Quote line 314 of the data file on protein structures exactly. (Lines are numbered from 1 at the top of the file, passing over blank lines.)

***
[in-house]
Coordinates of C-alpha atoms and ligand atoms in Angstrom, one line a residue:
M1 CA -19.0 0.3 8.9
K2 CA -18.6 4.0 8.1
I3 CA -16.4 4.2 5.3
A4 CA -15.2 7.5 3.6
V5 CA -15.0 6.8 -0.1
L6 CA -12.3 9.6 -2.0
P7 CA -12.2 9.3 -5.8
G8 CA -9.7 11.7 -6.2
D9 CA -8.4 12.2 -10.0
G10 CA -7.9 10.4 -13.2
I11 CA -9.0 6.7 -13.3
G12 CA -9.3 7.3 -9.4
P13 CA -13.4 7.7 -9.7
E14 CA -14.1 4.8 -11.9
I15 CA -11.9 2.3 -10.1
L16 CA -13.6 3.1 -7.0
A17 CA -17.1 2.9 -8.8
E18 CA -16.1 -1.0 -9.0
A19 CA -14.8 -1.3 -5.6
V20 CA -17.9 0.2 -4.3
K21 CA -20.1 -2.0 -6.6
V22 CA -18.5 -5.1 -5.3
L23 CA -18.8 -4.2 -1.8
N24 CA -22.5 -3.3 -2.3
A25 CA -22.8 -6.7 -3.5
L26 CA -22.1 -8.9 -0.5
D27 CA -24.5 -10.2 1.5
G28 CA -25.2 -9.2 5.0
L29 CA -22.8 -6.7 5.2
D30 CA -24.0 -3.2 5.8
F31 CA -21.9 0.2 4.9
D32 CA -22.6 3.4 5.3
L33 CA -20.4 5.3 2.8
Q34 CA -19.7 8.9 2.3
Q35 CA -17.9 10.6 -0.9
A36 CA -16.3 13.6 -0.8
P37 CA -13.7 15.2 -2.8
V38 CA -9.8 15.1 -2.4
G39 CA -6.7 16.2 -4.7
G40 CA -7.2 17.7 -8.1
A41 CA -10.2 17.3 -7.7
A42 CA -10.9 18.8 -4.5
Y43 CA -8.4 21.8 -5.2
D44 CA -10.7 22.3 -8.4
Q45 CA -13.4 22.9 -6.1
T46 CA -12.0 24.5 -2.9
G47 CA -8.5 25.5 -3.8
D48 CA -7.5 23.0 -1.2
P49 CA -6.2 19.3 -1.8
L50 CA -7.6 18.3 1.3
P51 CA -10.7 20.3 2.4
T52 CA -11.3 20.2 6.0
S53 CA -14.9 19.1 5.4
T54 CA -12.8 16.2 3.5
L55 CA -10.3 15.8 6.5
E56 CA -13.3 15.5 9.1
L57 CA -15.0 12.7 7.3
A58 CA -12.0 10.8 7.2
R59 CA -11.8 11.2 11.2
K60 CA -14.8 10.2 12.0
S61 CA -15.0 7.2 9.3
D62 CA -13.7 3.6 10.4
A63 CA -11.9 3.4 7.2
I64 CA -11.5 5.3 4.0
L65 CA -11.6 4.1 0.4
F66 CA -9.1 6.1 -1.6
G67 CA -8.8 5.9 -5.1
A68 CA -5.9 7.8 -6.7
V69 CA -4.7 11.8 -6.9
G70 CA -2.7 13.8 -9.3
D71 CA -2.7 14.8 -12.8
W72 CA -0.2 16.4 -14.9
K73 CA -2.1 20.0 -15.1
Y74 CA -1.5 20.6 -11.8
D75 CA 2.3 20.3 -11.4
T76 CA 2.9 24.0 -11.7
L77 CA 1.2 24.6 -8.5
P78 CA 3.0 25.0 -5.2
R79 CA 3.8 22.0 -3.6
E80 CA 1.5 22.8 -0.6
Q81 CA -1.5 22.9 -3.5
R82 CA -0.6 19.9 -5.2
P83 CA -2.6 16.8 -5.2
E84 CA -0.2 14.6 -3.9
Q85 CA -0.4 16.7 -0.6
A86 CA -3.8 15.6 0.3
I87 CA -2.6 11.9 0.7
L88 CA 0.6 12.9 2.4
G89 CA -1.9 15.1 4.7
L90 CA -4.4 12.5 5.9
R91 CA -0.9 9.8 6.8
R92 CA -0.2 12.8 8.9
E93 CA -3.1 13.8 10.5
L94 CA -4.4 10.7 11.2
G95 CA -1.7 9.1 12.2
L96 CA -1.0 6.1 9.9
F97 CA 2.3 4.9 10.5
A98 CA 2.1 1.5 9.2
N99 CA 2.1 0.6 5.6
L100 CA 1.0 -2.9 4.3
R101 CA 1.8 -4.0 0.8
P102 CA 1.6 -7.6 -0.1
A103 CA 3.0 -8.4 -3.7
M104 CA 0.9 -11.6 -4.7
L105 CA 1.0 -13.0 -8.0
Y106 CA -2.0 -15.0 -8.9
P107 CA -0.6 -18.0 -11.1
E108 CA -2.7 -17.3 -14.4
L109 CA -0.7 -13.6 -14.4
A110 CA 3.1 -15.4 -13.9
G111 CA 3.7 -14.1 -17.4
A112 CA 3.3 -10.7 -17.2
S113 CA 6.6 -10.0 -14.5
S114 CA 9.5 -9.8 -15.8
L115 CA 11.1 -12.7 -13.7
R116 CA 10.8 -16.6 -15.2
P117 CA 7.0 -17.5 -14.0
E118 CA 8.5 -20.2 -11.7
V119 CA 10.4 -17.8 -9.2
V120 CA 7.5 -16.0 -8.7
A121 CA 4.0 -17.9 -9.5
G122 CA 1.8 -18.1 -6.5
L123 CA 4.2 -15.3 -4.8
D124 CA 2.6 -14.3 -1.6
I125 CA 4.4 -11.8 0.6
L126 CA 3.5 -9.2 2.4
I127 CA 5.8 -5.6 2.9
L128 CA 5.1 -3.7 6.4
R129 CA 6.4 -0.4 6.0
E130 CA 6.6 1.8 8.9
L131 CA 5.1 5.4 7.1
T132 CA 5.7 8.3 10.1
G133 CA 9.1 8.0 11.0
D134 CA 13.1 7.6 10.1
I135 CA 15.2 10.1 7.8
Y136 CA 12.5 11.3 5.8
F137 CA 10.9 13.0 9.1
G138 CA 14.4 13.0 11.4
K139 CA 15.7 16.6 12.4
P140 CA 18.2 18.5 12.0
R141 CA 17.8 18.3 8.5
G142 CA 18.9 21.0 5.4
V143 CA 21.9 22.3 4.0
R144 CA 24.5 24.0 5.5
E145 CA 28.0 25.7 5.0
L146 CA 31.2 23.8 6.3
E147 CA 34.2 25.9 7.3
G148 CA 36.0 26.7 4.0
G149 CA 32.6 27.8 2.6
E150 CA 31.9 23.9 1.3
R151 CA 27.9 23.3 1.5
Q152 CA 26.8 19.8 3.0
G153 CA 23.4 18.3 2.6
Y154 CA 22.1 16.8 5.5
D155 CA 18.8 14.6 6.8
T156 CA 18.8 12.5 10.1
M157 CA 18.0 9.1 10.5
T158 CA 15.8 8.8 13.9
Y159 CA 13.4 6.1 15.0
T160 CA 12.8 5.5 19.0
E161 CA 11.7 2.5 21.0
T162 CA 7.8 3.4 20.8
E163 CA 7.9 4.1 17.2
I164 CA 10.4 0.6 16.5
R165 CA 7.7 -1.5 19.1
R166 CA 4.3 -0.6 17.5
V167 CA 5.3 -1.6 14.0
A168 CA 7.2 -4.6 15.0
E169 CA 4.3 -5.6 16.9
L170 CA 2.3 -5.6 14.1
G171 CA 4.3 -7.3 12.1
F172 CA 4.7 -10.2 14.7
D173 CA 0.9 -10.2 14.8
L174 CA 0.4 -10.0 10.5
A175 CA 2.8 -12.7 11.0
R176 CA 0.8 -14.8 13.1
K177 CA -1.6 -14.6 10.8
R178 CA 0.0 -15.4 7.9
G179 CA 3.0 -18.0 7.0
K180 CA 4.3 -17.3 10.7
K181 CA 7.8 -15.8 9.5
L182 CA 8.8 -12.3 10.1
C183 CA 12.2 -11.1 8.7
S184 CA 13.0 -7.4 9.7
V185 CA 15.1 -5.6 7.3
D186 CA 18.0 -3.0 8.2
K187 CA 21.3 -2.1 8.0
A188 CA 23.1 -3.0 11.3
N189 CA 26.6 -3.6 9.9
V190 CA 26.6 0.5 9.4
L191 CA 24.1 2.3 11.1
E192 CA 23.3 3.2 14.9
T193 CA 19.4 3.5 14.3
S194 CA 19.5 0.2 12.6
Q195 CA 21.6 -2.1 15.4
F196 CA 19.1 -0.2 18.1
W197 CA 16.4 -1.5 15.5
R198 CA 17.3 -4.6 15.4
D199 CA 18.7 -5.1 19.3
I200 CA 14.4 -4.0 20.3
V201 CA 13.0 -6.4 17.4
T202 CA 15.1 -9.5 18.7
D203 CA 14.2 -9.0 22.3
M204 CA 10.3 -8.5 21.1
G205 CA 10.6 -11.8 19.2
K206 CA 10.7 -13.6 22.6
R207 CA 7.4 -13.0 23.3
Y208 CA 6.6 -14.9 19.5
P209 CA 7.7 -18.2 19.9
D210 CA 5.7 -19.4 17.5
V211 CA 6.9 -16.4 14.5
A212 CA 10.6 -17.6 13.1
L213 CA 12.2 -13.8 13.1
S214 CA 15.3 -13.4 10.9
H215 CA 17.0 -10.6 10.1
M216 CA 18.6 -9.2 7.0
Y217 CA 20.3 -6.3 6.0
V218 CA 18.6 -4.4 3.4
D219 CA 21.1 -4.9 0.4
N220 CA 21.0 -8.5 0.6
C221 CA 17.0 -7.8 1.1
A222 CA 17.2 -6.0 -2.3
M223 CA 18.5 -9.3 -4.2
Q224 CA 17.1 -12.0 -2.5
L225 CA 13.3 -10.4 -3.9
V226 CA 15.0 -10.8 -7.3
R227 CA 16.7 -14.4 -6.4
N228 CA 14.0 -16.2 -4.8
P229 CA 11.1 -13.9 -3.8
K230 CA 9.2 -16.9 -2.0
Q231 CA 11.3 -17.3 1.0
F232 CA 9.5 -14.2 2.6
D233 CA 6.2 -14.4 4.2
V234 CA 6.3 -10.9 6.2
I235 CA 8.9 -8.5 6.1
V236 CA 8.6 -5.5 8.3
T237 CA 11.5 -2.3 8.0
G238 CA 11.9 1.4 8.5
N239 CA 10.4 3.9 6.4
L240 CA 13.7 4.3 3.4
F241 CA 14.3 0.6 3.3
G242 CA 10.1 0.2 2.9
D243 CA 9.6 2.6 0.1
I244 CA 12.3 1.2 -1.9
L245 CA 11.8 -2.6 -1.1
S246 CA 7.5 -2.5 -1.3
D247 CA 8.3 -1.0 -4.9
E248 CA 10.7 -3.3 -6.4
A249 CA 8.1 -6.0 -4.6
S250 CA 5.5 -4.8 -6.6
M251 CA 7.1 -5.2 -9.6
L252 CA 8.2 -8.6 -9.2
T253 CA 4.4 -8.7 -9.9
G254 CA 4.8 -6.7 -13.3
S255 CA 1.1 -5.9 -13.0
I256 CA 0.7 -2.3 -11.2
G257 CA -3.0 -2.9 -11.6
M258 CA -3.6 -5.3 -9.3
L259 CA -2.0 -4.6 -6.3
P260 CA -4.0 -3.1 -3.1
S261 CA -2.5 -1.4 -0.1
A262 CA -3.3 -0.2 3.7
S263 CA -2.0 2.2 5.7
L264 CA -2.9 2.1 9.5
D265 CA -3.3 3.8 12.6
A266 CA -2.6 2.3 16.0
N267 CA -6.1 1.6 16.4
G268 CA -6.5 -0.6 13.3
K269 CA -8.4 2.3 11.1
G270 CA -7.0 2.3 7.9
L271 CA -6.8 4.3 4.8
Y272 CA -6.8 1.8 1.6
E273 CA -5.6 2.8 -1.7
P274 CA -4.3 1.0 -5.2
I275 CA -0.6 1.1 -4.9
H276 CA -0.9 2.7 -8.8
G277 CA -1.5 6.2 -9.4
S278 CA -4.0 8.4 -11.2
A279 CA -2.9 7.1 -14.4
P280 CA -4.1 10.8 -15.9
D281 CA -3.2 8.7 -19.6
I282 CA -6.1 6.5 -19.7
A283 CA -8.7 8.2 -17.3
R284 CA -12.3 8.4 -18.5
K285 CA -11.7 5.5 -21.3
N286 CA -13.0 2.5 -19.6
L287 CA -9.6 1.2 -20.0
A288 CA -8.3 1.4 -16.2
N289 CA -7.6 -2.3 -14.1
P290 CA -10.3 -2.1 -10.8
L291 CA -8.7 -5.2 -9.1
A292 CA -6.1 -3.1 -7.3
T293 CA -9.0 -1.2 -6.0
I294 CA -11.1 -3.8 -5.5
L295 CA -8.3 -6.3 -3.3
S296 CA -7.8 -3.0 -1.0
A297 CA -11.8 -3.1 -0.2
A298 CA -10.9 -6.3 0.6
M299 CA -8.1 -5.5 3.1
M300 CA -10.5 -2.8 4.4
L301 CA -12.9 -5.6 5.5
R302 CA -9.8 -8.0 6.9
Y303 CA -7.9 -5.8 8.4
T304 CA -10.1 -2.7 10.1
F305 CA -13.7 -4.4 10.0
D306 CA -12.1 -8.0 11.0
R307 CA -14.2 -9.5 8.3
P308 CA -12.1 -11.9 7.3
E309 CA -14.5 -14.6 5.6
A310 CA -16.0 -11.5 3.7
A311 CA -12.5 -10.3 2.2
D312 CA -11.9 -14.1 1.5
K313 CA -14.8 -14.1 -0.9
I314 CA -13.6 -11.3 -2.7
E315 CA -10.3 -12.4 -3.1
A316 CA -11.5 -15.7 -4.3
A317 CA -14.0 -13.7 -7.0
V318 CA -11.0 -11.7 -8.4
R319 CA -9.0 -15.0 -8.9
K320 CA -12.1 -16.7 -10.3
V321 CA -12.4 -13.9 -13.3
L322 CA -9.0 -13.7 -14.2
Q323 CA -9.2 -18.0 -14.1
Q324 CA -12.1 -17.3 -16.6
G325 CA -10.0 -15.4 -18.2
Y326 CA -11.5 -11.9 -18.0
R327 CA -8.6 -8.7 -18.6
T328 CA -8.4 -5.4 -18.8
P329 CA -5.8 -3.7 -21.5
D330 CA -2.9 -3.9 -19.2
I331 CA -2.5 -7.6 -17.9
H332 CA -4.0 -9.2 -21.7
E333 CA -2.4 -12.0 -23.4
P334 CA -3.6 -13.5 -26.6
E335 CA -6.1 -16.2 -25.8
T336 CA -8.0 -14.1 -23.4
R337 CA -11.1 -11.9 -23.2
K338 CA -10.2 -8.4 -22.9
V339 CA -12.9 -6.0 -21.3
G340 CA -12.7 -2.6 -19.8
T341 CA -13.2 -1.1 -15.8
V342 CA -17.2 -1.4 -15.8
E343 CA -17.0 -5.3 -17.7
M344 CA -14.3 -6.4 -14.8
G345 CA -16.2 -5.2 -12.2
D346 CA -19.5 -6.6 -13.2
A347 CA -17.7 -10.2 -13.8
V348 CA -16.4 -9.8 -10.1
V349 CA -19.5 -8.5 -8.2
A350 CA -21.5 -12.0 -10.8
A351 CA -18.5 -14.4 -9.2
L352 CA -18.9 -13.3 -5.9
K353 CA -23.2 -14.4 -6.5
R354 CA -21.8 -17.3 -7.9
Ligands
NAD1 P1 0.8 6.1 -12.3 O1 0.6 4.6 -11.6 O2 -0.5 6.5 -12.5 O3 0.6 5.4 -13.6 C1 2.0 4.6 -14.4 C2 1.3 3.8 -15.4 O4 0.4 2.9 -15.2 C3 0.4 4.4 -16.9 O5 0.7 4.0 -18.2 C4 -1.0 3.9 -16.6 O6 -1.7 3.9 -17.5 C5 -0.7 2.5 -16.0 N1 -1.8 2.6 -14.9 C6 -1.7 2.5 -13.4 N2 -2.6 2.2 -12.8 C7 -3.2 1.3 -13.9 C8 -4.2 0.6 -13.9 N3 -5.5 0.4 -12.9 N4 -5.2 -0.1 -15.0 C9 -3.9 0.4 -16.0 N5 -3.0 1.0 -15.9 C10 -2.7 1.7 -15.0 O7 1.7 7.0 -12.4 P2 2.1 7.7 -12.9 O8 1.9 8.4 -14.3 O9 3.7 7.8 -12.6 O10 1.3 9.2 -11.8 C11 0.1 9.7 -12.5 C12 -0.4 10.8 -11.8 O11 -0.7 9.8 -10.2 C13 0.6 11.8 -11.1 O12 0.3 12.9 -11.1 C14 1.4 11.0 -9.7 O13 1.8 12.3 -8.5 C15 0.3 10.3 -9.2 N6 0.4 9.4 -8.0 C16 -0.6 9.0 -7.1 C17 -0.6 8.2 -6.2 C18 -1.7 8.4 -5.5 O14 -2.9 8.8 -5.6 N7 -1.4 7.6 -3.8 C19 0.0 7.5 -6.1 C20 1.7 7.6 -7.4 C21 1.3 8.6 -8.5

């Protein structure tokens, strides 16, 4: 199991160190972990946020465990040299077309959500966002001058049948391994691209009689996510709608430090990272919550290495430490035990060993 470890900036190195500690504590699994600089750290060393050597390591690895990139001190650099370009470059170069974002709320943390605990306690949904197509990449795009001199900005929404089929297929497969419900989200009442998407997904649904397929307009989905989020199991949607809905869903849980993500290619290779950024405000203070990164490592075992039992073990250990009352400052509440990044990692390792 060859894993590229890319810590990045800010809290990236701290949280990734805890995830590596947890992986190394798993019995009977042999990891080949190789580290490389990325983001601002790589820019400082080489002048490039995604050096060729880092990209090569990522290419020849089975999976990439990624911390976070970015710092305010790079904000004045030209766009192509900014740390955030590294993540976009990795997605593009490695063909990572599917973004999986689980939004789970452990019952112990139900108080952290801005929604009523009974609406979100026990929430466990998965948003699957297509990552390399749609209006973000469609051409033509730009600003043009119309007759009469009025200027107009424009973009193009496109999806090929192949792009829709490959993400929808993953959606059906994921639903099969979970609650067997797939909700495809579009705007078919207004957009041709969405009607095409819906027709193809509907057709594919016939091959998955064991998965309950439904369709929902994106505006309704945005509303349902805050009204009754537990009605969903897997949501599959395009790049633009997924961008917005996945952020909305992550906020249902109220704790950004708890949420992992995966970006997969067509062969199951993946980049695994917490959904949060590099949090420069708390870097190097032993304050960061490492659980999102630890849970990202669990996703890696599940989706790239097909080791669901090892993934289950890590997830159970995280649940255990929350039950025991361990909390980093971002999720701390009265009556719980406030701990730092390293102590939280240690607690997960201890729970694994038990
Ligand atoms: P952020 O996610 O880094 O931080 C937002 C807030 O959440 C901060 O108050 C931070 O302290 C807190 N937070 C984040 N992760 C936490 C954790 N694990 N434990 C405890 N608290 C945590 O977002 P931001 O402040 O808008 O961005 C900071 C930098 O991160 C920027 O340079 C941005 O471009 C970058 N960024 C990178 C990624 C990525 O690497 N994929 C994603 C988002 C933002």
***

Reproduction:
D312 CA -11.9 -14.1 1.5